Crude oil futures prices settled 1.3% lower Wednesday, hit by a steep fall drop in U.S. oil demand and a sharp rise in fuel stockpiles.
Prices ended at the lowest level so far in 2012, but were supported above $100 a barrel by growing concerns about the reliability of near-term crude oil supply from Iran and Nigeria.
A Nigerian union leader said Wednesday that workers at oil platforms are on "red alert" and ready to shut down facilities in a growing national strike that erupted in response to soaring fuel costs after the government abruptly halted a $7 billion fuel-subsidies program. Nigeria pumped 2.2 million barrels a day in December, according to U.S. estimates, and supplied 9% of U.S. crude oil imports in the first 10 months of 2011.
Meantime, U.S. Treasury Secretary Timothy Geithner on Wednesday urged top Chinese officials to significantly reduce imports of Iranian crude, after a new U.S. sanctions policy focused on nations that continue trading with Iran. Countries can avoid those sanctions by showing a significant reduction in Iranian oil imports.
But U.S. oil inventory data showing larger-than-expected gains in crude oil and petroleum products stocks called the market tune.
Light, sweet crude oil for February delivery on the New York Mercantile Exchange settled $1.37, or 1.3%, lower, at $100.87 a barrel, after hitting a low of $100.55 on the U.S. data. The price was the lowest since Dec. 30. ICE North Sea Brent crude oil settled $1.04 lower, at $112.24 a barrel.
The Energy Information Administration reported U.S. crude oil stocks rose 5 million barrels last week, well beyond an expected 1.1-million-barrel rise. The gain put crude stocks above the year-earlier level for the first time since July.
Stocks of gasoline and distillate fuel (diesel/heating oil) also rose more than expected amid weak demand. Gasoline use fell to a nine-year low and pulled total oil demand down to its weakest level in 32 months. Inventories of gasoline, distillate fuel, jet fuel and residual fuel together are sufficient to cover 34 days of current demand, the highest level in nearly 13 years, EIA data show.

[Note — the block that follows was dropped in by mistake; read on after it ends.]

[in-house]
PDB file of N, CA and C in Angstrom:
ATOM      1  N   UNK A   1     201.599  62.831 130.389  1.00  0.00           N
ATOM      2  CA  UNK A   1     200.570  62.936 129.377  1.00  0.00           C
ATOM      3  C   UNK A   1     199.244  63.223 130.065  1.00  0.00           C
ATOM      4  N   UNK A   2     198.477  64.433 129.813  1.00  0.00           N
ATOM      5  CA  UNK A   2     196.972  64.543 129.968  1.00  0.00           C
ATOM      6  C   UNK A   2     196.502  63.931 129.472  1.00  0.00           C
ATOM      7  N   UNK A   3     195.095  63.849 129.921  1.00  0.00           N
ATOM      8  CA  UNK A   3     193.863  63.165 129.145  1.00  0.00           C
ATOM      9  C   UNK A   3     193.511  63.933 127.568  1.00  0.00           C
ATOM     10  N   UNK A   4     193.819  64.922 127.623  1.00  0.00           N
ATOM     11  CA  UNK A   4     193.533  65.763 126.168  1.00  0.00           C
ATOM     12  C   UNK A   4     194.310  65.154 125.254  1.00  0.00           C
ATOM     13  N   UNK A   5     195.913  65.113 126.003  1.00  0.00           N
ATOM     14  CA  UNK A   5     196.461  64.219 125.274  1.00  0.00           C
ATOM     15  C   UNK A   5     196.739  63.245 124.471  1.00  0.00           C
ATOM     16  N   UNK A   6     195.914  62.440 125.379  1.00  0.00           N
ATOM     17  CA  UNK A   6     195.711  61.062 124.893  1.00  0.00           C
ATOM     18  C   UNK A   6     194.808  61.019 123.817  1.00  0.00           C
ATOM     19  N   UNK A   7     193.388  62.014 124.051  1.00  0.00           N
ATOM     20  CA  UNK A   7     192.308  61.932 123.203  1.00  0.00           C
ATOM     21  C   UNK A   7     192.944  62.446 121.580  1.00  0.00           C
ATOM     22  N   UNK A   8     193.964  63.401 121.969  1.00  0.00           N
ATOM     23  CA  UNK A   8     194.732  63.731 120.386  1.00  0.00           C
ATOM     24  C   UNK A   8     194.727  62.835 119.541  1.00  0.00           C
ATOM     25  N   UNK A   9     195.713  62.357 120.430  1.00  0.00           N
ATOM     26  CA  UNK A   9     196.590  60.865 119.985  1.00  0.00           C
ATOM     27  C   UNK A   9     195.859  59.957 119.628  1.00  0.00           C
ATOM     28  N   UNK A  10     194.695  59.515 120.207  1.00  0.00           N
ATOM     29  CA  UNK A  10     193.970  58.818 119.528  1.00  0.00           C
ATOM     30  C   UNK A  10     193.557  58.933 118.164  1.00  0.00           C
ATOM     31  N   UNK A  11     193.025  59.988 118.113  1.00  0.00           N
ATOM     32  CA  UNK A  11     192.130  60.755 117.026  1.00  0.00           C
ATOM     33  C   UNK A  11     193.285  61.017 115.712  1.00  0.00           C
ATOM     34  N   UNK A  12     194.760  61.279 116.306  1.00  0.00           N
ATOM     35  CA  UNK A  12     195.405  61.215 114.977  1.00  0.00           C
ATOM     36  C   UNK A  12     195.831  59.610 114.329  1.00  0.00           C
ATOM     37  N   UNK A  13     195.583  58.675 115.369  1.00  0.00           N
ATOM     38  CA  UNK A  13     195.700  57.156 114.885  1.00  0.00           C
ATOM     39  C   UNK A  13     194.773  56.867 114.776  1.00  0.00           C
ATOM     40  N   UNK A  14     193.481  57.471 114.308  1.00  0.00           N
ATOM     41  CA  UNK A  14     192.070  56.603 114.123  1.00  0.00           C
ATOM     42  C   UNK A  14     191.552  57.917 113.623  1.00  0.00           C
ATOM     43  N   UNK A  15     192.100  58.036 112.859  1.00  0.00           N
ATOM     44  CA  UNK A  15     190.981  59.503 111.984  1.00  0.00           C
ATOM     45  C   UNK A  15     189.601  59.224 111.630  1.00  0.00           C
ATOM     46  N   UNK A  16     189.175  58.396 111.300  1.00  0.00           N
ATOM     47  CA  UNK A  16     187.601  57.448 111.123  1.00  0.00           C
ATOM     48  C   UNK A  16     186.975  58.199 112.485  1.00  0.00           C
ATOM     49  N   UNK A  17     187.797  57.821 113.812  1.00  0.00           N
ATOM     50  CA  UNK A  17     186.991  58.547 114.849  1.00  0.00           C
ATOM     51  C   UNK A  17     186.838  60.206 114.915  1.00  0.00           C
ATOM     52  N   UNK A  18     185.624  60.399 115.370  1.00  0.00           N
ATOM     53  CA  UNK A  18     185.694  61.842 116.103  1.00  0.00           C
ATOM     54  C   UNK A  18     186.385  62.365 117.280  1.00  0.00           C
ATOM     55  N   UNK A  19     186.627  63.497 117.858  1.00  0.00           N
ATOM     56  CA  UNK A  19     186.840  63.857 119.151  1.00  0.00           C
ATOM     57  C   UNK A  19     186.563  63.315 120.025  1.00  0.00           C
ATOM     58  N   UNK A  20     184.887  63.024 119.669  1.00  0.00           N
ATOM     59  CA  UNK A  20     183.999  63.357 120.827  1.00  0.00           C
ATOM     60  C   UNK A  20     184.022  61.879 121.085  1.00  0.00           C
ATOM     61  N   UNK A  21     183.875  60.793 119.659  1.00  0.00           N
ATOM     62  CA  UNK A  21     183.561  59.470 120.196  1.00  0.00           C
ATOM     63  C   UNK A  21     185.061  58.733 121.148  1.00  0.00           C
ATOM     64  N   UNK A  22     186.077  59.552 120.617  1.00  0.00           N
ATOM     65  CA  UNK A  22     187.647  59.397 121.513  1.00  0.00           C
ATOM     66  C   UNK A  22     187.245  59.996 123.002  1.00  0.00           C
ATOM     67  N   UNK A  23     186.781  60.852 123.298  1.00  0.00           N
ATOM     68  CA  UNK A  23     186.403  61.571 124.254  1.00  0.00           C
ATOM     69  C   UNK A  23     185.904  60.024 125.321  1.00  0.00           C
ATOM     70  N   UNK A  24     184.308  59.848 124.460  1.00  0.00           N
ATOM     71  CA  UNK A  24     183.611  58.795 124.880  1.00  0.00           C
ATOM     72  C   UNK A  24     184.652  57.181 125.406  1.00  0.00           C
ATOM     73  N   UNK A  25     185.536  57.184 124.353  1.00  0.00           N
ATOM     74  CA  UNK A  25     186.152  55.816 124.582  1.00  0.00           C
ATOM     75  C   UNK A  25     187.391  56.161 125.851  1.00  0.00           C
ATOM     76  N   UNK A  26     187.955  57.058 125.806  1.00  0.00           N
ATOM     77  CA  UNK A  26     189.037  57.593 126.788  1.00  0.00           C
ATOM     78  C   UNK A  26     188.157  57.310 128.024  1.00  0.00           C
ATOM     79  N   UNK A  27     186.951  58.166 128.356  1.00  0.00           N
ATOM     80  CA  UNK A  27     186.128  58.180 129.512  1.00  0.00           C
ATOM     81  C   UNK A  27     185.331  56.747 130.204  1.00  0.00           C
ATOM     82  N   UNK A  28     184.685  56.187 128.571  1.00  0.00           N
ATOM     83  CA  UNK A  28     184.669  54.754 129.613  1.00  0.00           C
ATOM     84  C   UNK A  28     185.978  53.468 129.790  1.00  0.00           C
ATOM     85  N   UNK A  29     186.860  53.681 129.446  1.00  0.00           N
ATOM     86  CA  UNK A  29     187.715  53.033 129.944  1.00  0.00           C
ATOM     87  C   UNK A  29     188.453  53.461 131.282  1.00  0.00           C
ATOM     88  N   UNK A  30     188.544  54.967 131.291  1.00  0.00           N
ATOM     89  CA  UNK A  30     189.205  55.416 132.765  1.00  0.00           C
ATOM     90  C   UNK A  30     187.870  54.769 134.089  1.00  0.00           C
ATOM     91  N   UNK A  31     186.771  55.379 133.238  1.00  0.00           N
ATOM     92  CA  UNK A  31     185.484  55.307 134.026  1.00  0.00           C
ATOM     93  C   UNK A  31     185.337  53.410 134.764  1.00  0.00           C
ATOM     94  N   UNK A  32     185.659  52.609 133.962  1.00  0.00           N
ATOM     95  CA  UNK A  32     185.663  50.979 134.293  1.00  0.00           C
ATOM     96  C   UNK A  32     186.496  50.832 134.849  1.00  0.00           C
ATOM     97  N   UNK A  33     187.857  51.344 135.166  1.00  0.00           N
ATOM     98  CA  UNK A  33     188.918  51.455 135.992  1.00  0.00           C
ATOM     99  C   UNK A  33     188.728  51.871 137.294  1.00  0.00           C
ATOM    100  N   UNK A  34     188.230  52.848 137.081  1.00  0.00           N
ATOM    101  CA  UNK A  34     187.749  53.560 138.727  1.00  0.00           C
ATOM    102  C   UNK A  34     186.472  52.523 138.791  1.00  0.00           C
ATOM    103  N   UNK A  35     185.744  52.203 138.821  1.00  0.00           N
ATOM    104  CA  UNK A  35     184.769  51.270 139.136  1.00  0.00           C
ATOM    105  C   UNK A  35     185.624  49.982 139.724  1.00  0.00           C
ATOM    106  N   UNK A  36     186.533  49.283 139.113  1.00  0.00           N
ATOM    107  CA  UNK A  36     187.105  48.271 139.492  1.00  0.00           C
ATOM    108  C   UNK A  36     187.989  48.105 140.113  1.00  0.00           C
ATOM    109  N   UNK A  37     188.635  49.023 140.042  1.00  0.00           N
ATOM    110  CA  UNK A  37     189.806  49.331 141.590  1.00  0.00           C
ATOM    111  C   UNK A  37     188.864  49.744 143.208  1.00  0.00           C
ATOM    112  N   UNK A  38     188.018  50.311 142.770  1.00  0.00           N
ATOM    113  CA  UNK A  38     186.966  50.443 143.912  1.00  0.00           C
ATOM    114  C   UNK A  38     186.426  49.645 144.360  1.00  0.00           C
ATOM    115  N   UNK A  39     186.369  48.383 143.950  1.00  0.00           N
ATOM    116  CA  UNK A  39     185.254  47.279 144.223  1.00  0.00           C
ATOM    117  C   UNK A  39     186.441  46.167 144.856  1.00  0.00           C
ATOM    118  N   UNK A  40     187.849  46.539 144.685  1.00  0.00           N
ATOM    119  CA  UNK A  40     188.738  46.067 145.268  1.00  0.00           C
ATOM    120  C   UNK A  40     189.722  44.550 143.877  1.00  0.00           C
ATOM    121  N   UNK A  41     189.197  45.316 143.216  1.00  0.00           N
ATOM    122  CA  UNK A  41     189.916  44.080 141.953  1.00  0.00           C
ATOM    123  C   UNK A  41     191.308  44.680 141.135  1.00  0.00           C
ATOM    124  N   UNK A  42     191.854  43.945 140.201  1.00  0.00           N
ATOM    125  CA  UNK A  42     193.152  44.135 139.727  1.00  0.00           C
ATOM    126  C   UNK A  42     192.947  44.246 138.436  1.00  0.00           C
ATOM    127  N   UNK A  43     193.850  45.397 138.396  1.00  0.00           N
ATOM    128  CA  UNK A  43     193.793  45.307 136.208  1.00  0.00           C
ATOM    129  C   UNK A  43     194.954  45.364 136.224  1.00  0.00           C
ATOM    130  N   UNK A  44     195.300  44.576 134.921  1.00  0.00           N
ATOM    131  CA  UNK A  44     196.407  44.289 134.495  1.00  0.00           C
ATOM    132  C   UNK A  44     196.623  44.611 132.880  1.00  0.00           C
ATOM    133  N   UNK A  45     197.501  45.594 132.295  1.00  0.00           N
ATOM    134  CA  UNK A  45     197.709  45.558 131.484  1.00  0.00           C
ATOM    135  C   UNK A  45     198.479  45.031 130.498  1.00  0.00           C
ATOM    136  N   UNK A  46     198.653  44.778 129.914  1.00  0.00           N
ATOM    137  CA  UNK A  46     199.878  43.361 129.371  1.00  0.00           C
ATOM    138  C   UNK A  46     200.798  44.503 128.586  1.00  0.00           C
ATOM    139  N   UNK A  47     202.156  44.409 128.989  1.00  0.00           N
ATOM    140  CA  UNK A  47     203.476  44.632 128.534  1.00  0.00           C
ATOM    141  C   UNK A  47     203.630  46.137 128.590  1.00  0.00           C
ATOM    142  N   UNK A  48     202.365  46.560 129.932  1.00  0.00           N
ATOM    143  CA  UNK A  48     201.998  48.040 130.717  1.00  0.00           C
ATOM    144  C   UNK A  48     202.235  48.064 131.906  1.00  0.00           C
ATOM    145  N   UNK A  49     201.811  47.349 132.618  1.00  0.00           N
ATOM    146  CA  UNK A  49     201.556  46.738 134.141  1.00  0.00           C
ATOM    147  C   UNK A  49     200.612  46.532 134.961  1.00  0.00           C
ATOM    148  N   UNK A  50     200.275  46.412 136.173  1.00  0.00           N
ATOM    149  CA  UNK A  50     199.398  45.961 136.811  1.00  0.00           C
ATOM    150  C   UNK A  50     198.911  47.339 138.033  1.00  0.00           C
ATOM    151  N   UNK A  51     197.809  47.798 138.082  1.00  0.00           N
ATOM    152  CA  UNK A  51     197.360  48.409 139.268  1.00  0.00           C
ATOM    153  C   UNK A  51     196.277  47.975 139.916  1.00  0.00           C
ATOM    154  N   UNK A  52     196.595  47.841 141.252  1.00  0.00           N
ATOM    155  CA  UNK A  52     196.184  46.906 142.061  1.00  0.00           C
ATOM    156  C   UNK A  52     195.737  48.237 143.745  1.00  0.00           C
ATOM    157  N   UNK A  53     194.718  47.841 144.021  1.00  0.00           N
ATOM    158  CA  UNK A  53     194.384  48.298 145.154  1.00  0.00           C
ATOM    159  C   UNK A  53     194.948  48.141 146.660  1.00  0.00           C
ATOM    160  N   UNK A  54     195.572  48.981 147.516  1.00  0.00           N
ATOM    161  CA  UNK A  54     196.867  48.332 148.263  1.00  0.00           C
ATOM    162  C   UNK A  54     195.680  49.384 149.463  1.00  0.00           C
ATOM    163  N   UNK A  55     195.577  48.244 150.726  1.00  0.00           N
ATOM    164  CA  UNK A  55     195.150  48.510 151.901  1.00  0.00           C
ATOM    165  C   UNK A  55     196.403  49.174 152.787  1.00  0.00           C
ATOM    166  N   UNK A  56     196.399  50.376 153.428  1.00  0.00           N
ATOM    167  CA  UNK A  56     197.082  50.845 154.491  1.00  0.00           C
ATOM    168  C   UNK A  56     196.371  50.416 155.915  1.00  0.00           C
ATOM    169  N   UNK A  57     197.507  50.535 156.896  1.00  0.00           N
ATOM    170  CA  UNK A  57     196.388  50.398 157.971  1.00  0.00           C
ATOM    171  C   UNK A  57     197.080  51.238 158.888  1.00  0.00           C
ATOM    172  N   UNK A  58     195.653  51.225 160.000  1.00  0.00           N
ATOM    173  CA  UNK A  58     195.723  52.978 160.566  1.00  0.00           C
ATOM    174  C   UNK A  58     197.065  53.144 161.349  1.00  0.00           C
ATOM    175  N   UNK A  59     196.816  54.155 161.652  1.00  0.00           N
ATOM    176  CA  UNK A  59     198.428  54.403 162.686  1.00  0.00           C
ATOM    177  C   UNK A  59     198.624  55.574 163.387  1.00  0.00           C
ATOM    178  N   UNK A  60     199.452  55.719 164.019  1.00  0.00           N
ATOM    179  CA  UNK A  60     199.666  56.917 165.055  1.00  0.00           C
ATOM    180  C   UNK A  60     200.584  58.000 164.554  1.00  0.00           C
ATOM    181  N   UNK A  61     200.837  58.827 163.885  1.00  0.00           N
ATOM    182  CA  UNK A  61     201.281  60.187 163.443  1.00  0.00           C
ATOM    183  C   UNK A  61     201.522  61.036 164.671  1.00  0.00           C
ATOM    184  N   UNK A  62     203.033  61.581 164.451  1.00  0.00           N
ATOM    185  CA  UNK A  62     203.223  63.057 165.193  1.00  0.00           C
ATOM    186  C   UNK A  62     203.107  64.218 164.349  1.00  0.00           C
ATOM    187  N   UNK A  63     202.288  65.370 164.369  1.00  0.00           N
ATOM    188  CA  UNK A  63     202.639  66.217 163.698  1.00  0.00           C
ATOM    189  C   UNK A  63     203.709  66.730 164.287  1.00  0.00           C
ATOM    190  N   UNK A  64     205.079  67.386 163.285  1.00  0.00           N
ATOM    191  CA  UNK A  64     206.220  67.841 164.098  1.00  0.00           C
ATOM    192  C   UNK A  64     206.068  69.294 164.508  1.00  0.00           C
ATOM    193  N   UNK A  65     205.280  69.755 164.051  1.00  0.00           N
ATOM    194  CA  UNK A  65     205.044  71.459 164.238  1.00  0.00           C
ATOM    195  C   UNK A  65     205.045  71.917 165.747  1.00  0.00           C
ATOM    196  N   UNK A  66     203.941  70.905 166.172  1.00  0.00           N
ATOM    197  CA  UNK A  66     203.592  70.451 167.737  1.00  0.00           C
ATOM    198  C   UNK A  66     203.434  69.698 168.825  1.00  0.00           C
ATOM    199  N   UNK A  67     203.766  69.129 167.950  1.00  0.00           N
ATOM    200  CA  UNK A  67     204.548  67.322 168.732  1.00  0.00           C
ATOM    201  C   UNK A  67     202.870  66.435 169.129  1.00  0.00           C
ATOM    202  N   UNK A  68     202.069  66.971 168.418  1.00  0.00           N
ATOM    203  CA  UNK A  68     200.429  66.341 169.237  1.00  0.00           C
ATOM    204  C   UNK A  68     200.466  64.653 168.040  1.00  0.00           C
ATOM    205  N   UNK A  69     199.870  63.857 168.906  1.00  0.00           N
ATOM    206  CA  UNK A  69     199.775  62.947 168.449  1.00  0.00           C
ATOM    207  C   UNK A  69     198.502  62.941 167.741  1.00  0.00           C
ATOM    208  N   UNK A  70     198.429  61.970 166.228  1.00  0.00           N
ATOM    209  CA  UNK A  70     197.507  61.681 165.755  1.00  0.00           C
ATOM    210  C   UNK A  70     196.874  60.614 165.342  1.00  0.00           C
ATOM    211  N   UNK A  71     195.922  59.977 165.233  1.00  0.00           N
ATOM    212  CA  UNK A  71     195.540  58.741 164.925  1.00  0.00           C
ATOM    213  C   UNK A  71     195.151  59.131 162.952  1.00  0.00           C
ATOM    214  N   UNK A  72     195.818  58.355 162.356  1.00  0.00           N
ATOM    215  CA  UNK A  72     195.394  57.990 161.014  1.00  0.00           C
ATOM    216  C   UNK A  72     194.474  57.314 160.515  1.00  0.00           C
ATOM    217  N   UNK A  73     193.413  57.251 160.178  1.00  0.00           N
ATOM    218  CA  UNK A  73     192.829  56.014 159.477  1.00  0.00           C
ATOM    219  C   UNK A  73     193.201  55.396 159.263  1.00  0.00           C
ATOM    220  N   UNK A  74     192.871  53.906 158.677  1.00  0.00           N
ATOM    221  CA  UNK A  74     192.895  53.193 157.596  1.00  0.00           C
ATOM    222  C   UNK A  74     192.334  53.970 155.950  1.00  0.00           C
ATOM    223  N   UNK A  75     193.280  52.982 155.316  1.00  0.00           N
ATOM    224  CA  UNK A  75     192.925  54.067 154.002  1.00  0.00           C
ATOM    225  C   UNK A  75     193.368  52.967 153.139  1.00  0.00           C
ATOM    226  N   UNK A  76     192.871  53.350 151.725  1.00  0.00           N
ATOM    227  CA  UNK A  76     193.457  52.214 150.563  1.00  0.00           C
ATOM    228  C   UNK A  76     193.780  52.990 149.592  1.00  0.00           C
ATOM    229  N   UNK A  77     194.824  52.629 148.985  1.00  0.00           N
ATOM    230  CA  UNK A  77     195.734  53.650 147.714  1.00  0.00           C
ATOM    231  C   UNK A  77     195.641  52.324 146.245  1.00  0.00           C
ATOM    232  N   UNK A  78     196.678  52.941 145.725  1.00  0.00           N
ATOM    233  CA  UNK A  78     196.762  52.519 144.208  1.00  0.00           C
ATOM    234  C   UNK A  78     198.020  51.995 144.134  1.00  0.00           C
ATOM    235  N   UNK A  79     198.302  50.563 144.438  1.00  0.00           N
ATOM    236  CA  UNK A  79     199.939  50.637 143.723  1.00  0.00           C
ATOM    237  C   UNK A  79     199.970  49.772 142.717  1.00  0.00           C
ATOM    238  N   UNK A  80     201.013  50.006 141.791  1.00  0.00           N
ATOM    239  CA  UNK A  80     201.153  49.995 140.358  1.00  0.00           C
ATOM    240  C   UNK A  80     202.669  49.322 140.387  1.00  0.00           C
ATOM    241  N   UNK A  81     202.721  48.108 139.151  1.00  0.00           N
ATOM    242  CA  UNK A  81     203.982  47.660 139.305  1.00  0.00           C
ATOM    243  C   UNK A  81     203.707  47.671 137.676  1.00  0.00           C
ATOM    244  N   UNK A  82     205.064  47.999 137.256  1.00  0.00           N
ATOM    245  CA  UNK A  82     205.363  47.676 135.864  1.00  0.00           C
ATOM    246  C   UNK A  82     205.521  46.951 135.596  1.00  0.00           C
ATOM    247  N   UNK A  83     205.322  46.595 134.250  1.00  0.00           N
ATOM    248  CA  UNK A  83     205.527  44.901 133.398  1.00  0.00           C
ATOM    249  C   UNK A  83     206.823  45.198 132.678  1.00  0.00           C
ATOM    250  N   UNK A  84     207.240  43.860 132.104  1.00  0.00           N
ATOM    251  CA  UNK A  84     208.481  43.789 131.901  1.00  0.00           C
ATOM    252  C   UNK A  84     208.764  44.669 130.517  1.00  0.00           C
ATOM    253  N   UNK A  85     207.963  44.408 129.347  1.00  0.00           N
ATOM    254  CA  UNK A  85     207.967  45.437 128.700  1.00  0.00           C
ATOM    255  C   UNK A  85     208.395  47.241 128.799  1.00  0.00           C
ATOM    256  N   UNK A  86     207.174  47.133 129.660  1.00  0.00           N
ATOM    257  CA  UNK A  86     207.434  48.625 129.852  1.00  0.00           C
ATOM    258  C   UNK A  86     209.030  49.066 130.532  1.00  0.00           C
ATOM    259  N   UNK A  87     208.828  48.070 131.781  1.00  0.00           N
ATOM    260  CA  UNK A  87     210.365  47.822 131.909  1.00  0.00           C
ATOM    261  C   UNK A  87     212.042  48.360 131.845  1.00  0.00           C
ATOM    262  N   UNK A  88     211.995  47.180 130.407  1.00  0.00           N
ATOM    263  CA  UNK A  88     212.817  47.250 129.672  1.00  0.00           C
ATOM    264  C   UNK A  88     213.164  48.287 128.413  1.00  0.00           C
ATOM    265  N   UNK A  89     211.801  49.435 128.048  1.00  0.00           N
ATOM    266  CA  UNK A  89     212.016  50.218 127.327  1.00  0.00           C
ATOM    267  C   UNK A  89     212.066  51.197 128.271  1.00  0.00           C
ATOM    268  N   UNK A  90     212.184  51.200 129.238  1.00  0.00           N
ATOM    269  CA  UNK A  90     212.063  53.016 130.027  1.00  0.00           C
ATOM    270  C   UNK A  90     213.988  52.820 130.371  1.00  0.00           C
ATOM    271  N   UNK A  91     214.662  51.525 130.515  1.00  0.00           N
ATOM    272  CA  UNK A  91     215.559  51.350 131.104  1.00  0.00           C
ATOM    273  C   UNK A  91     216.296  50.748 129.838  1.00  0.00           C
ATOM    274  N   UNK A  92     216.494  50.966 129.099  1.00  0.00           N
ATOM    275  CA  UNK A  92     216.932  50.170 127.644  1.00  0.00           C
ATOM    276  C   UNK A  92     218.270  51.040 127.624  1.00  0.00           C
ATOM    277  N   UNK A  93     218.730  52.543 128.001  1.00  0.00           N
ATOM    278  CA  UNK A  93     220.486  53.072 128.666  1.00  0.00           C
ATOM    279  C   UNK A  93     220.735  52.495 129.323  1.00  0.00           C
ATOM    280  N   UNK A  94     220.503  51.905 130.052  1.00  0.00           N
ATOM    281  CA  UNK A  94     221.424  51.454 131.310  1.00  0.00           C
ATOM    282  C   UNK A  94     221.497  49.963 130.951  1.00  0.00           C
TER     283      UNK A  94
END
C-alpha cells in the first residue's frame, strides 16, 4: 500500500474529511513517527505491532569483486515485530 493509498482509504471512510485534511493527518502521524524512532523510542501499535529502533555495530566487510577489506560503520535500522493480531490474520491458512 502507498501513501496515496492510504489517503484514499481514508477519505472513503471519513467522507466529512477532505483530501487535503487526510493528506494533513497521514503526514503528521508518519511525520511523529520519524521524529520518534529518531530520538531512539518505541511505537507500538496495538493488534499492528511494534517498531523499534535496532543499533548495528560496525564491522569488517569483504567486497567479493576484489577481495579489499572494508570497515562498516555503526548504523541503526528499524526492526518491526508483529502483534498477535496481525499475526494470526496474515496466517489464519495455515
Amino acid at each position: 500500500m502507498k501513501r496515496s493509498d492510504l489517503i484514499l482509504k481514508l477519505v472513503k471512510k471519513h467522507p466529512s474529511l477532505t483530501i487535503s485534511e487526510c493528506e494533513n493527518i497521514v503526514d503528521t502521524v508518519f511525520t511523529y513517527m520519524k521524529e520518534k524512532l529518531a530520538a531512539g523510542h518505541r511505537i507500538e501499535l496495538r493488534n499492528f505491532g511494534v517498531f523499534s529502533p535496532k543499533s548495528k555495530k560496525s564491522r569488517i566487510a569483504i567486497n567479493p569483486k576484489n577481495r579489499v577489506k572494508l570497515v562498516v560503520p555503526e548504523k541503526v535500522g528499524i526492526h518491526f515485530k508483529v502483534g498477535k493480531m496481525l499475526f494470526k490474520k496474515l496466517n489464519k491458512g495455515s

The data "did some damage to a bullish fundamental case for this market," said Jim Ritterbusch, president of Ritterbusch and Associates.
Despite the undeniably weak U.S. data, Carl Larry, analyst at Oil Outlooks and Opinions, said "people are playing it cautious." He noted that crude failed to fall below $100 a barrel, even in the face of "very bearish" data. Market risks remain skewed to the upside, he said.
"The worst case is that we drop back to $95," he said. "But in a heartbeat we could be at $120," if the Nigerian and Iranian situations worsen, he said.
The diplomatic push by the U.S. comes as the European Union is expected this month to finalize plans to ban imports of Iranian crude amid widespread concerns that Iran is pursuing a nuclear weapons program. Iran has said its nuclear program has a peaceful intent.
Tensions flared anew as a top Iranian nuclear scientist was killed in a Tehran car bombing, the fourth such episode in the past two years. Iran immediately blamed the U.S. and Israel for the killing and the U.S. rejected the accusation. As the U.S. led stepped-up diplomatic efforts to halt Iran's nuclear program, the second-biggest oil producer in the Organization of Petroleum Exporting Countries has threatened to block the Strait of Hormuz, the source for Gulf oil exports, through which about 20% of the world's daily oil needs flow.
A ranking Republican congressman said Wednesday he received assurances that Saudi Arabia, the world's biggest oil exporter had spare oil-output capacity and will use it to meet customer demand to ensure market stability in the event of stiffer sanctions on Iran. House Majority Leader Eric Cantor made the comments after a Riyadh meeting with the Saudi oil minister.
Reformulated gasoline blendstock futures for February settled 0.95 cent lower at $2.7633 a gallon, while February heating oil fell 3.68 cents to $3.0646 a gallon. Both contracts snapped three-day rising streaks.
Copyright (c) 2012 Dow Jones & Company, Inc.
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